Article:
New antimicrobial polymers may help curb surgical site infections (SSI) through the use of a novel antibiotic agent that can be incorporated into sutures. SSIs are the third most common hospital-acquired infection and may be associated with severe morbidity and mortality. Since more than 60% of SSIs occur in the area of the incision, the use of sutures coated with an antibacterial agent called PolyCides™, created by Radnor, PA-based PolyMedix Inc., may reduce infection rates. PolyMedix was recently awarded a US$150,000 grant by the National Science Foundation to support the development of these antimicrobial sutures. The company has developed a series of novel antimicrobial polymers for device and material applications, which it collectively calls the PolyCides.™ This particular grant will focus on one class of PolyCides that appears to be well-suited for development as an active agent in antimicrobial sutures.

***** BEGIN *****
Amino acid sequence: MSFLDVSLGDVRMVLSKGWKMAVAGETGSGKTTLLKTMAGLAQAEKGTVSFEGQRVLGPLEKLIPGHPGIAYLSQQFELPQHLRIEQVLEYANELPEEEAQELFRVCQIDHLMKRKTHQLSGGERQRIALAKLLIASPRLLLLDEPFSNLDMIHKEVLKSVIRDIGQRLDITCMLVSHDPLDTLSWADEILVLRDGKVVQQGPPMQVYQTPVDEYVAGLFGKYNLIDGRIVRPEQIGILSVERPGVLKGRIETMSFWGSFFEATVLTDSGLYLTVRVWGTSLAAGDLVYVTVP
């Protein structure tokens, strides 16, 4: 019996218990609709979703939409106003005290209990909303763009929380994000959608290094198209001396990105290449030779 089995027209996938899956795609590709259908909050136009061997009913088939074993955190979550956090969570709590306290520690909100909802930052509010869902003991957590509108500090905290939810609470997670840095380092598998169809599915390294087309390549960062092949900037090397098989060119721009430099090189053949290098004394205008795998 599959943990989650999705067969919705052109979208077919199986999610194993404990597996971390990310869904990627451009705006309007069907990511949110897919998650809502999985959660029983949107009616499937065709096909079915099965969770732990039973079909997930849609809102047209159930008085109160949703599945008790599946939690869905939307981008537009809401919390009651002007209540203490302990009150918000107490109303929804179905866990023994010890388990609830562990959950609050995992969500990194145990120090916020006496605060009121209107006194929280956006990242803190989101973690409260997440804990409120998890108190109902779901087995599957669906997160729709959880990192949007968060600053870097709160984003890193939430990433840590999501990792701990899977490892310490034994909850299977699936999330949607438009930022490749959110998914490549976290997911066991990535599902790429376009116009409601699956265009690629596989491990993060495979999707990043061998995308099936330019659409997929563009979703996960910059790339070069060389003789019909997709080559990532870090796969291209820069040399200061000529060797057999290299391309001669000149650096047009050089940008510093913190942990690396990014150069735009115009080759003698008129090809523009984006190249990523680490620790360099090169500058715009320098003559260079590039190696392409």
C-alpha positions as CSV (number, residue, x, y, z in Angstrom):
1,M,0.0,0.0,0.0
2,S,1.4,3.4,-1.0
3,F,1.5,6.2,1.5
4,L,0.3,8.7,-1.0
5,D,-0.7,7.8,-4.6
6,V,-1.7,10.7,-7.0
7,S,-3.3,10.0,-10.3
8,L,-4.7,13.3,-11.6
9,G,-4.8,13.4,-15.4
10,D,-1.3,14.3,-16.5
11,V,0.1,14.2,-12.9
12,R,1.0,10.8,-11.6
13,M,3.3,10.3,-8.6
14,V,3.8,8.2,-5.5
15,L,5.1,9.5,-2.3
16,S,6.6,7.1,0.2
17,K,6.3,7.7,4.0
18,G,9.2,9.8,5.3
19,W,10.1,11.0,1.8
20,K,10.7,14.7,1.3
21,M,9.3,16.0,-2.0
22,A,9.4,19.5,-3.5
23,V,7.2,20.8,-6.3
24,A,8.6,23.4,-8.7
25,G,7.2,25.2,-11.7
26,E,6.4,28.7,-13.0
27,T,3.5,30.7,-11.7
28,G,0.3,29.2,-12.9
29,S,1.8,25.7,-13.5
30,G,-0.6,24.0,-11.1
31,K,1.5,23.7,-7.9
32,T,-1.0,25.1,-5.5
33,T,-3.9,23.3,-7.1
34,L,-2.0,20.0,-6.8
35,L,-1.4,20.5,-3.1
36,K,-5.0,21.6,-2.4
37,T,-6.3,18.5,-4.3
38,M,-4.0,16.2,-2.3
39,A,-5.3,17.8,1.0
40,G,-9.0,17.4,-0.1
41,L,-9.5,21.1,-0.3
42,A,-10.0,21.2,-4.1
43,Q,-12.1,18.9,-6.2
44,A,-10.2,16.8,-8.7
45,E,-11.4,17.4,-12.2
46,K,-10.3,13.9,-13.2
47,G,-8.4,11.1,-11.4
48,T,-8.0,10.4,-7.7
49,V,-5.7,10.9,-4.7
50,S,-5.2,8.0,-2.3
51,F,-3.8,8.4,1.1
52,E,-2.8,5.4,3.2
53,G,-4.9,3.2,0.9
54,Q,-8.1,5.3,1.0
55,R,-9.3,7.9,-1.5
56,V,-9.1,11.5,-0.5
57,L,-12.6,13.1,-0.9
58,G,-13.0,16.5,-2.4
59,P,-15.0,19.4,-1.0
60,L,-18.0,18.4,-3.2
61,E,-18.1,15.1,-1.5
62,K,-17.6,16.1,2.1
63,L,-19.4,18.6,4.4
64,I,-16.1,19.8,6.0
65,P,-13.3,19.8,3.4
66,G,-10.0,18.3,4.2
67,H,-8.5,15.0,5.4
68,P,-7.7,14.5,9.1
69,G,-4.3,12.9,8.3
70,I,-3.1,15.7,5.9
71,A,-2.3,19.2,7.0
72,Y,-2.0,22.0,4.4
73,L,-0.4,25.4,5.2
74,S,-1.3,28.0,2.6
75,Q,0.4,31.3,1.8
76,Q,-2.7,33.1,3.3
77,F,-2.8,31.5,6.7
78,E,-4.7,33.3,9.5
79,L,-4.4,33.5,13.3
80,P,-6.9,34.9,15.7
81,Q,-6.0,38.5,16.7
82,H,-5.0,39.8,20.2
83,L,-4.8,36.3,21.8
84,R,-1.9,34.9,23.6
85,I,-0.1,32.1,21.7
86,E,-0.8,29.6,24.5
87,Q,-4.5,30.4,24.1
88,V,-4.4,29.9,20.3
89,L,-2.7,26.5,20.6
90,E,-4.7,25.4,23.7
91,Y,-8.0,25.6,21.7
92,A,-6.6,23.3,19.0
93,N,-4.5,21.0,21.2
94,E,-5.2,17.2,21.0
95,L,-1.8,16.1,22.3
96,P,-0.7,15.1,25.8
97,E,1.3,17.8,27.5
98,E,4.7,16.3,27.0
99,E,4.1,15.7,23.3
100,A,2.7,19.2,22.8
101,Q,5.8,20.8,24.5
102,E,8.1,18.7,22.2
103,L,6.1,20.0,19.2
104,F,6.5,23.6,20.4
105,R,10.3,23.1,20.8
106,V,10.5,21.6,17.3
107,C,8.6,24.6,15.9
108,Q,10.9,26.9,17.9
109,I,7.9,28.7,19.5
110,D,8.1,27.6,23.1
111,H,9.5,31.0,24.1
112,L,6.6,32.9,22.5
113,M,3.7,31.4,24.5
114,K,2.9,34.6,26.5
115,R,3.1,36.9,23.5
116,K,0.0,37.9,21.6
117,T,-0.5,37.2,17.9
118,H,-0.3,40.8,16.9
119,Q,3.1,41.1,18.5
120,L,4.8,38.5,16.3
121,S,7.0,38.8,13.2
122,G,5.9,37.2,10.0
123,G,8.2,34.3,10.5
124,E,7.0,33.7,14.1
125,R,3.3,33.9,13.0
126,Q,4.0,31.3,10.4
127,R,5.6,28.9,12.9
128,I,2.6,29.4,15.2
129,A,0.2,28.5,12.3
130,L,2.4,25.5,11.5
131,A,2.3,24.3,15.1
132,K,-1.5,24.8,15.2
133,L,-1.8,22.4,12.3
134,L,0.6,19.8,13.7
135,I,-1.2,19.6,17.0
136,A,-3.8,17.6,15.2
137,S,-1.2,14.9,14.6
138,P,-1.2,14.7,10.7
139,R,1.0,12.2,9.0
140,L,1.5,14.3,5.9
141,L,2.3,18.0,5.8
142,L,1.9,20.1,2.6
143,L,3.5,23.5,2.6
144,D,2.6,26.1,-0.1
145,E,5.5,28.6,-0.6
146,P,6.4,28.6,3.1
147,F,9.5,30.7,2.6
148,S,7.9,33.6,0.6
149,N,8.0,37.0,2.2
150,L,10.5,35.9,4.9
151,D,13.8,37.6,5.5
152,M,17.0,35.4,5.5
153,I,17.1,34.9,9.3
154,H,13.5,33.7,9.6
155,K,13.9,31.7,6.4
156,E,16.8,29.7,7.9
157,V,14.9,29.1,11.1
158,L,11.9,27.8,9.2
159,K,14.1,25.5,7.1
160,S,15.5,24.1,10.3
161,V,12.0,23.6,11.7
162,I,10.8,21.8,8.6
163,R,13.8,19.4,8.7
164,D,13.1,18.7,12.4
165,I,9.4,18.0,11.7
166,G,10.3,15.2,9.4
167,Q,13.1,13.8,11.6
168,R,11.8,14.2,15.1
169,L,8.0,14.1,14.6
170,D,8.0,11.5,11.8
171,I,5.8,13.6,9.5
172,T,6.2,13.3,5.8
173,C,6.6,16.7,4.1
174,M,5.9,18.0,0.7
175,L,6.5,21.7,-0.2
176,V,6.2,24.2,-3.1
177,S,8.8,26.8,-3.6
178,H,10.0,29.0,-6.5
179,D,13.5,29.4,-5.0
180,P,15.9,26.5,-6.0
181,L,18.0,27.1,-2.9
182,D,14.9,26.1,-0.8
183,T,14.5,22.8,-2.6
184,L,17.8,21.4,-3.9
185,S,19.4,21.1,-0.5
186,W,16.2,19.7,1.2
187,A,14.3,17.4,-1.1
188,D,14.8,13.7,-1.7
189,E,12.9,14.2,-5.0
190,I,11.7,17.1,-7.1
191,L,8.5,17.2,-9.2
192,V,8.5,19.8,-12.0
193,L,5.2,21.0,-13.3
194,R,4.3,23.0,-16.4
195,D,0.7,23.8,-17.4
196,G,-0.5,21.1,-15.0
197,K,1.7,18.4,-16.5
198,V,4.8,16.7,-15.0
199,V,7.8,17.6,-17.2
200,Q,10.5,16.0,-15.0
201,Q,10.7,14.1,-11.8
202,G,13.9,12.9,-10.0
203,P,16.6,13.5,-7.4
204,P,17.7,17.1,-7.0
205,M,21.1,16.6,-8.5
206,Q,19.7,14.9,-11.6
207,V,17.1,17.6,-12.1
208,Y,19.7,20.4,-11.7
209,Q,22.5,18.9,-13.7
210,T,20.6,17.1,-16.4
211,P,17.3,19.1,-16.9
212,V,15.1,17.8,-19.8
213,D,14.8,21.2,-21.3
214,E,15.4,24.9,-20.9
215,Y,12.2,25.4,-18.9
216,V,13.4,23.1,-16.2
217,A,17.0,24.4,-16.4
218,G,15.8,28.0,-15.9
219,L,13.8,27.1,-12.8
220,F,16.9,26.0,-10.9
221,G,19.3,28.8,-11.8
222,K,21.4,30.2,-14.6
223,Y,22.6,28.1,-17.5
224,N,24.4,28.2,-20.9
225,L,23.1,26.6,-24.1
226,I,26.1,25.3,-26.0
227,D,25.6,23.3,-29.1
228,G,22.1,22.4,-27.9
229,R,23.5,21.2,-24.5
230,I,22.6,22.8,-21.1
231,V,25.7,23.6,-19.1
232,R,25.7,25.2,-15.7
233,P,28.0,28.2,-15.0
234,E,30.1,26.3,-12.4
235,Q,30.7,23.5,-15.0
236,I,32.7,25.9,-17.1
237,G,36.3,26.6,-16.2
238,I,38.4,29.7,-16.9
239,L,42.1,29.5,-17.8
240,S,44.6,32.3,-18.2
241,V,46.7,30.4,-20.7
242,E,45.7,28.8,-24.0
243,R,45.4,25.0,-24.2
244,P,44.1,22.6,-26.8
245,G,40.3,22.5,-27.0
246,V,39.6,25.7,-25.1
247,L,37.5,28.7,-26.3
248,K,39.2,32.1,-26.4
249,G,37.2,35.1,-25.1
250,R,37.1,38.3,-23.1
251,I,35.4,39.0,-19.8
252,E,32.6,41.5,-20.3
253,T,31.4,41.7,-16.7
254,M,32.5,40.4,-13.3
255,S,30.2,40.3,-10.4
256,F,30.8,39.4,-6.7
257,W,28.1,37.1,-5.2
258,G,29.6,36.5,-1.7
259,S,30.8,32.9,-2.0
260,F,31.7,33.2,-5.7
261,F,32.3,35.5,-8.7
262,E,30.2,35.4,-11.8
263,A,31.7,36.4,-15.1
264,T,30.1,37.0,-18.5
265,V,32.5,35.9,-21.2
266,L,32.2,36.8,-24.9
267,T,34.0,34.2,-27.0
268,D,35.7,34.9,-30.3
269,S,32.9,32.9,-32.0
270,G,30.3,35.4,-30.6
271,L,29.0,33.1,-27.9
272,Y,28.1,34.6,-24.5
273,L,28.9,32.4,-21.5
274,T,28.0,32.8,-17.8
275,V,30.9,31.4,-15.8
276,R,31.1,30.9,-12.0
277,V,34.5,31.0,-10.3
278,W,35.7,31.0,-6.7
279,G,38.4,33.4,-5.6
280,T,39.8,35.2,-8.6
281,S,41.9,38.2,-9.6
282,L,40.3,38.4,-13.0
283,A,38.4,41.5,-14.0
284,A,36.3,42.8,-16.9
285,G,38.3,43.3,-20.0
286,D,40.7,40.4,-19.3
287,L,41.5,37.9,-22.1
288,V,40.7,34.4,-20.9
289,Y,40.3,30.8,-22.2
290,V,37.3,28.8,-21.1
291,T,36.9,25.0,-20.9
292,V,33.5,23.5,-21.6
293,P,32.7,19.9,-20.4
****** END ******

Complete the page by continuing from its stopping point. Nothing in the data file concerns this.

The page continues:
The PolyCide polymers, like PolyMedix’s novel defensin-mimetic compounds, including its lead systemic antibiotic drug PMX-30063, are synthetic mimetics of the host-defense proteins, one of the oldest and most effective antimicrobial defense systems found in humans and virtually all living creatures. These compounds have a novel mechanism of action that directly disrupts the bacterial cell membranes, which researchers believe makes development of bacterial resistance unlikely to occur. “The primary goal of the grant is to develop antimicrobial sutures that have broad antimicrobial activity against pathogens associated with SSIs, and are less likely to develop resistance because of the unique mechanism of action of the PolyCide polymer materials. The development of improved antimicrobial sutures could be an important addition to the comprehensive effort to reduce SSIs,” says Nicholas Landekic, President and CEO of PolyMedix.